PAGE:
The speed of the latter may, therefore, be expressed as a function of its radius vector at the moment and of the major axis of its orbit without introducing any other elements into the expression.

Hansen, therefore, shows how the radius vector is corrected so as to give that of the true planet.

This plane remains invariable so long as no third body acts; when it does act the position of the plane changes very slowly, continually rotating round the radius vector of the planet as an instantaneous axis of rotation.

Of the three co-ordinates,the radius vector does not admit of direct measurement, and must be inferred by a combination of indirect measurements and physical theories.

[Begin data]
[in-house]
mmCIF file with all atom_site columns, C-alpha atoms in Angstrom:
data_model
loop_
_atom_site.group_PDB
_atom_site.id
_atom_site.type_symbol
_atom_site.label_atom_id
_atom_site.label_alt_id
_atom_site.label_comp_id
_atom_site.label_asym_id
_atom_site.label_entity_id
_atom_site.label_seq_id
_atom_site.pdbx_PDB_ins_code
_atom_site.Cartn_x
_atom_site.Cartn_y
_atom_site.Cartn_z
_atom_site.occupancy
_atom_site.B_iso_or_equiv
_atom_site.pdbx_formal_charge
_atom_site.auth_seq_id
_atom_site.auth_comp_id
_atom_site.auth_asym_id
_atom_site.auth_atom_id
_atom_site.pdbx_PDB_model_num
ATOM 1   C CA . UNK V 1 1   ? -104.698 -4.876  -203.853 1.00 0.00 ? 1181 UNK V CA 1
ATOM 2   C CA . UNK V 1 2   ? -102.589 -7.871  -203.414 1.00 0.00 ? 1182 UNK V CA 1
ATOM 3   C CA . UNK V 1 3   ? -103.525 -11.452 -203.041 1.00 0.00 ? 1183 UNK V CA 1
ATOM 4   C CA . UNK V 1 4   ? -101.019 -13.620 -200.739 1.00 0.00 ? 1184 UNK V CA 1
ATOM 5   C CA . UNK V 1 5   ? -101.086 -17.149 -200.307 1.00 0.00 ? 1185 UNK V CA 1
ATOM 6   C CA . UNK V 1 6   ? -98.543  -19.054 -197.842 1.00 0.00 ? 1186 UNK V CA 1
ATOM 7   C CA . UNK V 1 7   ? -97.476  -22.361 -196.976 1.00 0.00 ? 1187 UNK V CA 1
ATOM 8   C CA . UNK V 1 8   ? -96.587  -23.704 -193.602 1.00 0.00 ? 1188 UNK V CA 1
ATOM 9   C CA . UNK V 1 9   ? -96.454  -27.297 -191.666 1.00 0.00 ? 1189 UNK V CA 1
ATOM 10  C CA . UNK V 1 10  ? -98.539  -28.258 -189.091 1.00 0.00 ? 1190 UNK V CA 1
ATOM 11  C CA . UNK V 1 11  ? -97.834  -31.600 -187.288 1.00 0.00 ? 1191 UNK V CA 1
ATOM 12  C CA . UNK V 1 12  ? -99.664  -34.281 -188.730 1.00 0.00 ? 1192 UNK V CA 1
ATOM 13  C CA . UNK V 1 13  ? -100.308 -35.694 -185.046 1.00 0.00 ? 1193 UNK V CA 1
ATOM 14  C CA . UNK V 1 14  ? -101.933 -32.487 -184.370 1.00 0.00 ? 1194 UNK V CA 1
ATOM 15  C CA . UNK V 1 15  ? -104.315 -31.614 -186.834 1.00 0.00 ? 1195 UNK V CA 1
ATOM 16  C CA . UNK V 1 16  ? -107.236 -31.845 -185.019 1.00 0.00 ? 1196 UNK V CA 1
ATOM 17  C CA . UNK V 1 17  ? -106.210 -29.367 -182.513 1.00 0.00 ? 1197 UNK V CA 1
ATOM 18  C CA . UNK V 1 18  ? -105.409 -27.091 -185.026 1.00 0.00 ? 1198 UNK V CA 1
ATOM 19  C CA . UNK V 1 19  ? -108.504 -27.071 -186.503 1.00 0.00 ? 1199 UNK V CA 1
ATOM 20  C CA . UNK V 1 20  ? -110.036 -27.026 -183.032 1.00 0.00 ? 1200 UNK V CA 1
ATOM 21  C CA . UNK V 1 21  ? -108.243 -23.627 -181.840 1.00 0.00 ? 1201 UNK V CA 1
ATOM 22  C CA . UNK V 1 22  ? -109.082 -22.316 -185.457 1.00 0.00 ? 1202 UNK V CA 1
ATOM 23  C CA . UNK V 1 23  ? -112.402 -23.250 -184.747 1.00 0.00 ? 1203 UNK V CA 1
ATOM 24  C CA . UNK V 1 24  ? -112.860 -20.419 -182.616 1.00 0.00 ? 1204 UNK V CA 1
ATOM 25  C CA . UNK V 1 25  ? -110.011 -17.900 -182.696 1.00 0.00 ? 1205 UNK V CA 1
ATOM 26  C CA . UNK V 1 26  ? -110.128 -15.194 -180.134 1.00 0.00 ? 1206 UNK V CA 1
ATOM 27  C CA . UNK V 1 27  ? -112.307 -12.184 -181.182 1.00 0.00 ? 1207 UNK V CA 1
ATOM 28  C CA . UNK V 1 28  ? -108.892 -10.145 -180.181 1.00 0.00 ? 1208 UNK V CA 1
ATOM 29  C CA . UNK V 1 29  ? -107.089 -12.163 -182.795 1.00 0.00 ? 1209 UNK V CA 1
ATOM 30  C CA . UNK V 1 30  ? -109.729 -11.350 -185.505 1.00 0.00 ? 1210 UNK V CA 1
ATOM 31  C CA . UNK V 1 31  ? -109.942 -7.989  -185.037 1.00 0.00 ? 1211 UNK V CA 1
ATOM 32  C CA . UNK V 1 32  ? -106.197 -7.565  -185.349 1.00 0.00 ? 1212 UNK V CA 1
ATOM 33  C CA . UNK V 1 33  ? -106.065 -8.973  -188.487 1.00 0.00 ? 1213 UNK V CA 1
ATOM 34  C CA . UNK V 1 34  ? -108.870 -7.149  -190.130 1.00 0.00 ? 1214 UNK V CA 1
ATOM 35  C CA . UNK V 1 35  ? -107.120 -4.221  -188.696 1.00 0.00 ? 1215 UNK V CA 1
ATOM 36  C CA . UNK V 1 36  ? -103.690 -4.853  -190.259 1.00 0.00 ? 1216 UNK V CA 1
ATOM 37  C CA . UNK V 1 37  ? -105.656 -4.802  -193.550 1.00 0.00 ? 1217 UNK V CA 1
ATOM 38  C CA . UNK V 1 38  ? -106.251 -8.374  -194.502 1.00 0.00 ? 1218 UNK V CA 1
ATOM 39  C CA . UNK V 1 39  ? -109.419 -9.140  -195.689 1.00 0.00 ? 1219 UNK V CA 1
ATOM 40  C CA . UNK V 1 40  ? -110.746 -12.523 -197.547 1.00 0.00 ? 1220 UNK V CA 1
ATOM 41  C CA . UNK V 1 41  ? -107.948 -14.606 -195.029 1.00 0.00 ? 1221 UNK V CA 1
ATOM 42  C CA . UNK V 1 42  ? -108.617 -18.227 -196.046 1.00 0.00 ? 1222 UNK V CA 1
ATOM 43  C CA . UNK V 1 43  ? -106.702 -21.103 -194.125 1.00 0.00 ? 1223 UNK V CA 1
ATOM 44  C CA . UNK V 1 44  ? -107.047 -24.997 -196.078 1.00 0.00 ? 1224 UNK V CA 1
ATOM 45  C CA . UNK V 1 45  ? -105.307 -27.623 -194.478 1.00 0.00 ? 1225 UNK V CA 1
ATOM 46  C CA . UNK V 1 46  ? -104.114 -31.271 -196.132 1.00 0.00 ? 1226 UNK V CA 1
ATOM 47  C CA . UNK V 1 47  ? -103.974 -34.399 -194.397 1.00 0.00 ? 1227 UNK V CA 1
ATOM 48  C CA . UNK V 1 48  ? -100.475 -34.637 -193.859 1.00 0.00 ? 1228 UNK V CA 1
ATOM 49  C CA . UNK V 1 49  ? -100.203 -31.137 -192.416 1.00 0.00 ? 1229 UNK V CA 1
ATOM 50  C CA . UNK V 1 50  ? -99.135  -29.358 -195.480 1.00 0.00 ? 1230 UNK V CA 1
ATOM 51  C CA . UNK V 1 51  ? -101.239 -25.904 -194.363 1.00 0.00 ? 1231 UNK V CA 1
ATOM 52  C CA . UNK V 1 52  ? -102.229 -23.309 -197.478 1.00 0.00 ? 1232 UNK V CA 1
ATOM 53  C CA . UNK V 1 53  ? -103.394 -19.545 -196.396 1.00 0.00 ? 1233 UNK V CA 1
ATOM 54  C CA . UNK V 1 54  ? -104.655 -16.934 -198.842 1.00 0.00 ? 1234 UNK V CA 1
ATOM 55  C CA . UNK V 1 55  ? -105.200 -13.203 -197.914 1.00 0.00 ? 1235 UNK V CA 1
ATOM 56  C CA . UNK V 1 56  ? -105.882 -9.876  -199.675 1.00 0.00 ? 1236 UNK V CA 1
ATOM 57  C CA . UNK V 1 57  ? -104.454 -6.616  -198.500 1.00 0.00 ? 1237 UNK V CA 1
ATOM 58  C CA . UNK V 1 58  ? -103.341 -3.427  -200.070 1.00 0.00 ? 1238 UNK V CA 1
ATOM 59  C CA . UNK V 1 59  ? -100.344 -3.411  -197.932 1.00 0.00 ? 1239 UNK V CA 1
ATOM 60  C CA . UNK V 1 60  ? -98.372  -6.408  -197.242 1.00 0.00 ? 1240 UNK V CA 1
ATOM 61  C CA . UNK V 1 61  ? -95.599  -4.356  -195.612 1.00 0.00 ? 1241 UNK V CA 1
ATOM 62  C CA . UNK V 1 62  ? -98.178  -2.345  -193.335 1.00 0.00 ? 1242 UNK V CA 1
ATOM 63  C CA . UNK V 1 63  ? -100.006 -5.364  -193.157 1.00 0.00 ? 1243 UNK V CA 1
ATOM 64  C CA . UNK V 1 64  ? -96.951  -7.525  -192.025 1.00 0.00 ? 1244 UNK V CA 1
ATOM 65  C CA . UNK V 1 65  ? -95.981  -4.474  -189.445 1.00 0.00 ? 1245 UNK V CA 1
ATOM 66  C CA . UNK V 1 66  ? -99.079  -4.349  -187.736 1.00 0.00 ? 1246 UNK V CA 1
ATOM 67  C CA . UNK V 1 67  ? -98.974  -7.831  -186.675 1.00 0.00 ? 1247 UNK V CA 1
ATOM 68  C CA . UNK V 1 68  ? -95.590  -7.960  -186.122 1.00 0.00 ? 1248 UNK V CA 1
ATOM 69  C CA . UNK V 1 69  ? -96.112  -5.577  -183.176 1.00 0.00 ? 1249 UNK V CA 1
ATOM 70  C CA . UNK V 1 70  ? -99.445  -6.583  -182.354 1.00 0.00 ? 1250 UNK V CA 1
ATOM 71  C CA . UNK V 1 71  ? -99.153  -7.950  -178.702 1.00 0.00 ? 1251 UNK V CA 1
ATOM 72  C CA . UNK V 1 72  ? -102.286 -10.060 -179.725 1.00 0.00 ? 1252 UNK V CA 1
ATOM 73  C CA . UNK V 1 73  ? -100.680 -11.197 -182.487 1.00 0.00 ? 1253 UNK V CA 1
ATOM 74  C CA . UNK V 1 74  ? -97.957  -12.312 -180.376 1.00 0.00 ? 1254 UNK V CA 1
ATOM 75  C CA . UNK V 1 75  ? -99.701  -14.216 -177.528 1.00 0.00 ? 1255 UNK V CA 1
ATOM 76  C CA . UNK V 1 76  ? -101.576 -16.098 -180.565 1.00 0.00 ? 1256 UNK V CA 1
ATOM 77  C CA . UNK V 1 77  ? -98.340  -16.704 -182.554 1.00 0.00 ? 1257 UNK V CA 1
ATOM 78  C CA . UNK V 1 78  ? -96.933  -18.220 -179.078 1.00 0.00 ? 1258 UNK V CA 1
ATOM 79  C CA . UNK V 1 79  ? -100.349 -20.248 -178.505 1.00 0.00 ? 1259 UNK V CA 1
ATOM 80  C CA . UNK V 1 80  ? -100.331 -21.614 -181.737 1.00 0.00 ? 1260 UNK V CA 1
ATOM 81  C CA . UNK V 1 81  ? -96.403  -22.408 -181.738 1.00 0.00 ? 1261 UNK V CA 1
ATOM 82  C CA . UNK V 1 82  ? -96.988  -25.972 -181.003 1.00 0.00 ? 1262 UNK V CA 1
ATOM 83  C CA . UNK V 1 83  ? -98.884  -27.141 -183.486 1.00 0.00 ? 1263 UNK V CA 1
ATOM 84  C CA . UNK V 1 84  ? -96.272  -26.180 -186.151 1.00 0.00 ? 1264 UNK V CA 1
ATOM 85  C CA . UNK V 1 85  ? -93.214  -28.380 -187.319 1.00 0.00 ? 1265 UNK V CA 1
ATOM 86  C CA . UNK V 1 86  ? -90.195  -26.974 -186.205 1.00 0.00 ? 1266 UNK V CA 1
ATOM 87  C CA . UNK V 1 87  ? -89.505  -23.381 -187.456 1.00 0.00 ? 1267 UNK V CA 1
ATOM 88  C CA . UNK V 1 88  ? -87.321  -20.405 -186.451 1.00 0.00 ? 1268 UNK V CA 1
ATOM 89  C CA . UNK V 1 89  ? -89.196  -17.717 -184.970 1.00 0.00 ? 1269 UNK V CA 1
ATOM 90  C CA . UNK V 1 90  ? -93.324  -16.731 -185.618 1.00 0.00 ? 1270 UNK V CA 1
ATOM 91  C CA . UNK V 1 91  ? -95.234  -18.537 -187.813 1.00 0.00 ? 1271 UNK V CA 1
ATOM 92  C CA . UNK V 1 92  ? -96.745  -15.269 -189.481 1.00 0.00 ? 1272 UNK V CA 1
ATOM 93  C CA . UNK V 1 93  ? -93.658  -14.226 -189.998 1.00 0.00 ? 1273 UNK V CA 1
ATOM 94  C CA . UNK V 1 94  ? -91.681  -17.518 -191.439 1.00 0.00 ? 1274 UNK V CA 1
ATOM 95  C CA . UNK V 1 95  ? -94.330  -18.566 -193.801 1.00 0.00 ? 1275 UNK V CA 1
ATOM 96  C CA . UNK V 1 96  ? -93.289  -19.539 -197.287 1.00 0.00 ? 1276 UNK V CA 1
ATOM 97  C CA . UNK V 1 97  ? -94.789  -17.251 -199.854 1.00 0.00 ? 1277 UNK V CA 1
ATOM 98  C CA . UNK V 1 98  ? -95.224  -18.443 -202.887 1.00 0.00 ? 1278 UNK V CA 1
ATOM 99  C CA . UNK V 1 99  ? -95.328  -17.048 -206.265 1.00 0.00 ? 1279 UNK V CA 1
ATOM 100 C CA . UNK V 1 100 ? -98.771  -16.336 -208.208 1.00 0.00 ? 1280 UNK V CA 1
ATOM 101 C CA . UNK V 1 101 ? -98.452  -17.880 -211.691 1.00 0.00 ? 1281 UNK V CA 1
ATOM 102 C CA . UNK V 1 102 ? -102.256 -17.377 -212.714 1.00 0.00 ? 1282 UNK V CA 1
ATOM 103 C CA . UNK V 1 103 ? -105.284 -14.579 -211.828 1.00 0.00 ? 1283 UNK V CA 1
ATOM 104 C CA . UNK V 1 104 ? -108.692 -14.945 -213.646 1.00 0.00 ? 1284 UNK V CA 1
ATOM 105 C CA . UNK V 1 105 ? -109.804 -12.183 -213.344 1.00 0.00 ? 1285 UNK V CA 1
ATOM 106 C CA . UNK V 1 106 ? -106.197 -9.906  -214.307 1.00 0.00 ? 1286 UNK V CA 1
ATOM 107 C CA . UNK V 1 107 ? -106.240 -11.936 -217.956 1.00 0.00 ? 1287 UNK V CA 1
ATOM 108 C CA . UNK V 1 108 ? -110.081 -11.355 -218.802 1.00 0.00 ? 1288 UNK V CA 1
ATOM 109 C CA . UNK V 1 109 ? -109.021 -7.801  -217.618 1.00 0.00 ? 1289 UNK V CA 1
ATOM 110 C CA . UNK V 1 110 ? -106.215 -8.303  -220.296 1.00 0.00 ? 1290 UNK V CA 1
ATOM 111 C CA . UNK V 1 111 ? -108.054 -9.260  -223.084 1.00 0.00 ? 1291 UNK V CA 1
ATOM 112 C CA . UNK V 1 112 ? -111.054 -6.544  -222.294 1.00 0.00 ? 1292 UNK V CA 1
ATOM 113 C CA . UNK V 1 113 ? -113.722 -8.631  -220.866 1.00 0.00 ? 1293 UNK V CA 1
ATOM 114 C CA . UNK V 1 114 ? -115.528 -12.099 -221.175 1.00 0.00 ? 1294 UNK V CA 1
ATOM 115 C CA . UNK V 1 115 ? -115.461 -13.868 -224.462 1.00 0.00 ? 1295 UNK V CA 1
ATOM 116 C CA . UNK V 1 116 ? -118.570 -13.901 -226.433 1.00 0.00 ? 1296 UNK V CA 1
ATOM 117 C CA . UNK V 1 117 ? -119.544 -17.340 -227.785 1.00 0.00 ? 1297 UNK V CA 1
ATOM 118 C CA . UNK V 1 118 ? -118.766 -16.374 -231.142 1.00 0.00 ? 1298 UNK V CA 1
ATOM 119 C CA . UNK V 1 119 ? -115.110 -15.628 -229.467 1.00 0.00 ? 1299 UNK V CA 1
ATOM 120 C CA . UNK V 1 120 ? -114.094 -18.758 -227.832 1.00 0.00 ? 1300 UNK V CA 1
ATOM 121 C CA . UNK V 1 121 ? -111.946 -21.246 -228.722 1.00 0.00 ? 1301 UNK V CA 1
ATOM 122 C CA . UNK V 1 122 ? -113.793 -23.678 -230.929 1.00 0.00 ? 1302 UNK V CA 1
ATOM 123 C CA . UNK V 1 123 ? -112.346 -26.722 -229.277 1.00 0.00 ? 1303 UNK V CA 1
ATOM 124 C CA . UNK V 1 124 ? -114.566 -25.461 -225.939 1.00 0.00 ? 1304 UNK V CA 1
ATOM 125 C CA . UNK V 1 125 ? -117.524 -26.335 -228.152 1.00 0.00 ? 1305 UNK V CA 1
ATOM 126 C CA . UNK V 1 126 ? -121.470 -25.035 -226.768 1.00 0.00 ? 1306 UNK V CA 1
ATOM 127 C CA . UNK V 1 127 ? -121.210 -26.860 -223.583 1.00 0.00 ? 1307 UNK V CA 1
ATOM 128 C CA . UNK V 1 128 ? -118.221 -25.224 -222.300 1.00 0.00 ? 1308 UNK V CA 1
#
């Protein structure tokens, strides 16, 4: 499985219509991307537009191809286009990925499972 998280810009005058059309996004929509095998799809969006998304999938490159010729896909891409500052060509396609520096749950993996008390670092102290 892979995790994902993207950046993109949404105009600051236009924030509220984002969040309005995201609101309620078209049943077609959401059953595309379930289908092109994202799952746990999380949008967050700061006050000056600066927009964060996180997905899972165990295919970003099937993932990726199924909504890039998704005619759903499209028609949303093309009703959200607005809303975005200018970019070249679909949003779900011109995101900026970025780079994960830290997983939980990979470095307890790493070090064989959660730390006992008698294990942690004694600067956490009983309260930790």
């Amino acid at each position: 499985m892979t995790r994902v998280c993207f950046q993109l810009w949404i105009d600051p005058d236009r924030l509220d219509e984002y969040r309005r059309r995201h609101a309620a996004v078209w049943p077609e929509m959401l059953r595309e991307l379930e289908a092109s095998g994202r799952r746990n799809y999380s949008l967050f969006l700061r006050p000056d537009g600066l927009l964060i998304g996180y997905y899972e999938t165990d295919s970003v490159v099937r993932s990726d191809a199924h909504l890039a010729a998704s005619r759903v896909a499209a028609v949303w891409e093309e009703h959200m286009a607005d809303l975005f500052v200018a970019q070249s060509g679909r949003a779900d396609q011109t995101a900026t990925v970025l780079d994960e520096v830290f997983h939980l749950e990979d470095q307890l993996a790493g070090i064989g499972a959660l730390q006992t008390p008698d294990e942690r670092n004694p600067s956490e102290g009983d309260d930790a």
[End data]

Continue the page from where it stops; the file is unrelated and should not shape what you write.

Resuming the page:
As the planet revolves around the centre, each radius vector describes a surface of which the area swept over in a unit of time measures the areal velocity of the planet.

The anomaly is then the angle BFP which the radius vector makes with the major axis.

P is the position of the planet at any time, and we call r the radius vector FP. The angle AFP between the pericentre and the position P of the planet is the anomaly called v.

Let P, P' be two consecutive positions of the radius vector.

From the law of angular motion of the latter its radius vector will run ahead of PQ near A, PQ will overtake and pass it at apocentre, and the two will again coincide at pericentre when the revolution is completed.

The problem of finding a radius vector satisfying this condition is one which can be solved only by successive approximations, or tentatively.

656s, a way, and yp&4*t y, to write), a curve of which the radius vector is proportional to the velocity of a moving particle.

This is the simplest case of generation of a plane figure by a moving ordinate; the corresponding figure for generation by rotation of a radius vector is a circle.